Q: Is it true you weren’t able to prepare for Victor? It only took you a few minutes?


Depp: I was able, but I didn’t. Only because I — well, there’s no excuse. I thought we were going to do it later.


Q: How did you read the character, how did you feel about Victor?


Depp: Well, he felt like a guy that I knew. When I read it, he felt like — he didn’t feel all that dissimilar from other characters that I’ve played for time. It was just the base emotional feeling. Yeah, along the lines of Scissorhands is what I felt. I didn’t know — the funny thing is I didn’t expect to get to a point where I as a reader or I as a viewer would step outside of the actor in me and go, ‘Well, man, he should stay with the corpse bride.’ I really found myself in that dilemma which helped a lot when we were recording it because I really did, even in reading it, I felt, ‘Man, I know Victoria Everglot is fantastic and everything and thank God they fell in love, but the Corpse Bride is so magnificent.’ I mean, have you ever looked at a corpse and thought, ‘Wow, she’s really sexy.’ She is wildly sexy and beautiful.


Q: What is your view of the afterlife?


Depp: It’s a complete mystery to me. I think it would be great if you one day just went to sleep and woke up and it was 1920s Paris. That would be excellent. But I don’t know, because there could be just dirt and worms. I don’t know. I certainly hope so. That’s a pretty snazzy place that Tim dreamed up for the land of the dead. I don’t know. Is it heaven, is it hell, is it purgatory? Maybe this is the land of the dead. We may not know it.


Q: What is it about 1920s Paris that appeals to you?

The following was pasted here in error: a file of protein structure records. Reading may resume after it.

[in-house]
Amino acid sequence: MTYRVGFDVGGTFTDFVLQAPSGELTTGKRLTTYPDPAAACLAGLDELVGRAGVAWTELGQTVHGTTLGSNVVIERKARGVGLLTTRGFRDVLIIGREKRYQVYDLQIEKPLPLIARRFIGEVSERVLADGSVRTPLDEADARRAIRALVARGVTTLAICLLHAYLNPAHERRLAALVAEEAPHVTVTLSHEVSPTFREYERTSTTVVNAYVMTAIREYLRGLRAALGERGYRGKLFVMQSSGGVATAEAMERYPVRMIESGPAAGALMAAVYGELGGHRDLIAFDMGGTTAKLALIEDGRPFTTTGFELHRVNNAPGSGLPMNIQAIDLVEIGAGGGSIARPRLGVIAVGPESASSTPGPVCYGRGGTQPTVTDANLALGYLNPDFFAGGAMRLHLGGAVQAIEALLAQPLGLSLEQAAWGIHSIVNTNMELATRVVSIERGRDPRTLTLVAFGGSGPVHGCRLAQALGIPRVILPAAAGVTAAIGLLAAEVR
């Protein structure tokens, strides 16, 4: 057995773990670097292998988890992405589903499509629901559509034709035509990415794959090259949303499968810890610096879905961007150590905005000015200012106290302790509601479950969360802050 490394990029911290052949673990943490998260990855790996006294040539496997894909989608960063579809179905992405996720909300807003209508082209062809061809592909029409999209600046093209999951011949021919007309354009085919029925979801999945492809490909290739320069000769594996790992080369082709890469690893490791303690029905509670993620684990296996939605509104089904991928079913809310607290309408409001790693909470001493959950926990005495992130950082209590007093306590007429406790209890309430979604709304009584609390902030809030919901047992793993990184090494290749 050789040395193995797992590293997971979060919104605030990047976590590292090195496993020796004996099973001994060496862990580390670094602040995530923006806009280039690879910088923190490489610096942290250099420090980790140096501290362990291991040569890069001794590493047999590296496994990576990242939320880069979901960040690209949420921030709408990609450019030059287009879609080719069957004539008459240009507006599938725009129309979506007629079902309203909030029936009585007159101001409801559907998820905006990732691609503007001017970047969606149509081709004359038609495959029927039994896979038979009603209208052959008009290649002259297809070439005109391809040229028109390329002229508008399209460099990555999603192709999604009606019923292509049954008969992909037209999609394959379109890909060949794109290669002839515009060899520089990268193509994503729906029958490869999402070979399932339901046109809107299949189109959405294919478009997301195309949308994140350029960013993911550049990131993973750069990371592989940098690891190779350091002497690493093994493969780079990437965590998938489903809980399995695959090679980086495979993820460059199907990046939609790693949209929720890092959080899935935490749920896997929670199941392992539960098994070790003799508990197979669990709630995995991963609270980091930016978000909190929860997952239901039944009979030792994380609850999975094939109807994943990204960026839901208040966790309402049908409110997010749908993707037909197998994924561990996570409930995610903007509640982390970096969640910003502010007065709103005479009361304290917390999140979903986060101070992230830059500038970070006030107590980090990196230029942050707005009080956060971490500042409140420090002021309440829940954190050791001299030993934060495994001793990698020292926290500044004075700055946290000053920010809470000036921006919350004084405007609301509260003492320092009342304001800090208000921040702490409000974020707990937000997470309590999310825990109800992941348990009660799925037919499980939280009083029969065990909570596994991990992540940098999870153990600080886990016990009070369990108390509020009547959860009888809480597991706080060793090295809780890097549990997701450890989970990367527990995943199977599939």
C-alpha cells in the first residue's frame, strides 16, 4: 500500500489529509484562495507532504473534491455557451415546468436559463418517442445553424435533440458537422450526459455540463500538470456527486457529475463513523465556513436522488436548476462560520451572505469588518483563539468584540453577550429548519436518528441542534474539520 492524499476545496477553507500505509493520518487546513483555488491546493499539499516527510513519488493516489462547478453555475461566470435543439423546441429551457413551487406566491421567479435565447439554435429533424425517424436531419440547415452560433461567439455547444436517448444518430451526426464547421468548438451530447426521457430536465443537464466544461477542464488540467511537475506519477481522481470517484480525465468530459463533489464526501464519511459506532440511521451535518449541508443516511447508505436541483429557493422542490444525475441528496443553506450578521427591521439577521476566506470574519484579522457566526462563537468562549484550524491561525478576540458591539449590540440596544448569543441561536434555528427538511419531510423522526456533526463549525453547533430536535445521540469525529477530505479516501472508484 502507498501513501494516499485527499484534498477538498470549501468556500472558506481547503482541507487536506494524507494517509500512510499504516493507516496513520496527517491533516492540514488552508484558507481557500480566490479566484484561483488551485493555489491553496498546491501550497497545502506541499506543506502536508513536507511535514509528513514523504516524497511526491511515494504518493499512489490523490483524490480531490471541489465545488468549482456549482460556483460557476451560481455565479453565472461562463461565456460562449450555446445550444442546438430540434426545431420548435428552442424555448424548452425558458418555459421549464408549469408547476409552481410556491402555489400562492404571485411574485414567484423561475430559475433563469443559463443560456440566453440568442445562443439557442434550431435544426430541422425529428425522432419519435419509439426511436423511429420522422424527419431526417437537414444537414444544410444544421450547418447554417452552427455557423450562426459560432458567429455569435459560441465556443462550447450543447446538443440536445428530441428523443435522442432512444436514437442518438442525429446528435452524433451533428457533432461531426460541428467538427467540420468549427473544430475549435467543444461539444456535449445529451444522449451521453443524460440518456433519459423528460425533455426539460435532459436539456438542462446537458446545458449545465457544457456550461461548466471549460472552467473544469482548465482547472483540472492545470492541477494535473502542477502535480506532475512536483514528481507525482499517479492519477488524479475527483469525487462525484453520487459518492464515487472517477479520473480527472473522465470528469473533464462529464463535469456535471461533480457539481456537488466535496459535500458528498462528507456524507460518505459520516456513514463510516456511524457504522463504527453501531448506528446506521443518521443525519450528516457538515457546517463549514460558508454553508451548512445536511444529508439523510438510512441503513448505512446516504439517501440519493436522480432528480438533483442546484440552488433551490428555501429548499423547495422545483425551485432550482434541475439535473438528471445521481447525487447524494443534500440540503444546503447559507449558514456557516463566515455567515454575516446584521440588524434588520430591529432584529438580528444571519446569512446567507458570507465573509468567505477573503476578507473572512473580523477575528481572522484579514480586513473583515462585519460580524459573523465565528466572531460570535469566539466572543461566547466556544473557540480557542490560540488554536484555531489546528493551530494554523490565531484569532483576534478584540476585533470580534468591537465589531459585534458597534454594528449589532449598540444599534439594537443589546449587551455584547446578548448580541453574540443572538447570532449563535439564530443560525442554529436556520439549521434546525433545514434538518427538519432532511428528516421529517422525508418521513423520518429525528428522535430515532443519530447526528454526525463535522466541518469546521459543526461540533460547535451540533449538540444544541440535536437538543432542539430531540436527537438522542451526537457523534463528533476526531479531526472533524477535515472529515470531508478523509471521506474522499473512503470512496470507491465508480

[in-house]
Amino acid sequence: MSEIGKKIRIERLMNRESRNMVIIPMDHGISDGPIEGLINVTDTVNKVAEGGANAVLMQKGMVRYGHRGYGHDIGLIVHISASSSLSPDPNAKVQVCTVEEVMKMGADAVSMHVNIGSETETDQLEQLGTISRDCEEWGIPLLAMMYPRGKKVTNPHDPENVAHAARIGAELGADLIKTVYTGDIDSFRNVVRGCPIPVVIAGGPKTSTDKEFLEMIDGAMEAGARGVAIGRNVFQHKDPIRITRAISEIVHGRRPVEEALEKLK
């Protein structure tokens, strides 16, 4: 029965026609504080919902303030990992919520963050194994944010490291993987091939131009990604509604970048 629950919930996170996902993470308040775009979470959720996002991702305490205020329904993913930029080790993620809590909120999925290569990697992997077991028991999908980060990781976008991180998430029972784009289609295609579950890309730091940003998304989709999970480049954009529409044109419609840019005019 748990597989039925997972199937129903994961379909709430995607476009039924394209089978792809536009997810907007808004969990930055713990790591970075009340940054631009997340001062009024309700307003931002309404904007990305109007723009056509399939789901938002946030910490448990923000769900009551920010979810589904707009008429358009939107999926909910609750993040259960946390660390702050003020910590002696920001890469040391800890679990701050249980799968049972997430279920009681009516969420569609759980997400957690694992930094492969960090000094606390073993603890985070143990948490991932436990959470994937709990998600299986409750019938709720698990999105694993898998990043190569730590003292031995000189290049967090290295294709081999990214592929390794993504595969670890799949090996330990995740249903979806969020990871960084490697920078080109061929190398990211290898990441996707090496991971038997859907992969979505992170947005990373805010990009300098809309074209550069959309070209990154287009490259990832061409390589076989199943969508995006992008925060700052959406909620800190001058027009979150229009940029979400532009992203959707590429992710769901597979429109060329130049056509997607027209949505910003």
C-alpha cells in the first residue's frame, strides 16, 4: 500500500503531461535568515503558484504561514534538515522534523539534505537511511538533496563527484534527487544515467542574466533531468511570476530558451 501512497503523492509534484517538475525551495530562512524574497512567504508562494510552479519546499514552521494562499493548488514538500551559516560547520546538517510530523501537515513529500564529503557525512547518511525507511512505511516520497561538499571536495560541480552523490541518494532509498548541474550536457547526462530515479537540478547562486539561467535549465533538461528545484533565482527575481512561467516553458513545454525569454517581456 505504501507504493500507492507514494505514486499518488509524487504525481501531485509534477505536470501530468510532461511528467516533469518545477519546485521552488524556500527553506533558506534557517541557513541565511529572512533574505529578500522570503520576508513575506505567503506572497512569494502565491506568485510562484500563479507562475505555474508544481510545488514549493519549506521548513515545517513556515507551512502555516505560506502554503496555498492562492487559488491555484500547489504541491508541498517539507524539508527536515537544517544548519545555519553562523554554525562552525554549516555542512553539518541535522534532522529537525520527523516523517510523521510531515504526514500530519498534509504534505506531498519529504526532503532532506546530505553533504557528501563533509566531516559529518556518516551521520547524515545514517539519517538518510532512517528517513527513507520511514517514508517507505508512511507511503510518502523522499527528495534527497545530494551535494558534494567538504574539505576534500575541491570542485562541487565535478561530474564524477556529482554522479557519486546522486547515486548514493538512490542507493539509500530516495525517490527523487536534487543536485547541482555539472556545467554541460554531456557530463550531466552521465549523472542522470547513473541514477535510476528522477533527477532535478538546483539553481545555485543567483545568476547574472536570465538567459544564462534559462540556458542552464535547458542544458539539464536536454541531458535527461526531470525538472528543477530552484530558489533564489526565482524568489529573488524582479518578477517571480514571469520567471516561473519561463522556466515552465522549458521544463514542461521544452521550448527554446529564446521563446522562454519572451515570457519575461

Depp: It seemed a more innocent, wholesome time. There were possibilities. People were having a ball, feeling sort of liberated. I don’t know, it’s just a time and a place I’ve always been attracted to.


Q: How has it changed your life to be a blockbuster star?


Depp: I mean, it hasn’t changed my — here’s an oxymoron for you — work ethic. It hasn’t changed my approach to the work. It hasn’t changed my outlook to the work. I’ve been very, very lucky in my life that I have worn many hats, literally. And I’d love to show them all to you. I mean, I’ve done everything from sold ink pens over the telephone to screen printed T-shirts, worked construction, was a musician for a number of years. I was a busboy. I’ve done a lot of different things and I’ve had a great deal of luck in this business. So I’m somewhat together enough to know that if the ride is going smooth and fun and well and everything is peachy keen this week, then all that could evaporate next week and then I’m once again that weird guy that does art films. Which is okay. So I mean, I always said I’ve never had any allergy to the idea of commercial success. It was just how you got there that was important.


Q: What’s after Pirates 2?


Depp: No idea. Sleep.


Q: What’s the story of Pirates 2?


I think you’ll like it. It’s pretty out there.




= = =

Toronto Film Festival, 9/11/05

Staci Layne Wilson Reporting



Read the interview with Helena Bonham-Carter here

Read the interview with Tim Burton here

Read the interview with Danny Elfman and Mike Johnson here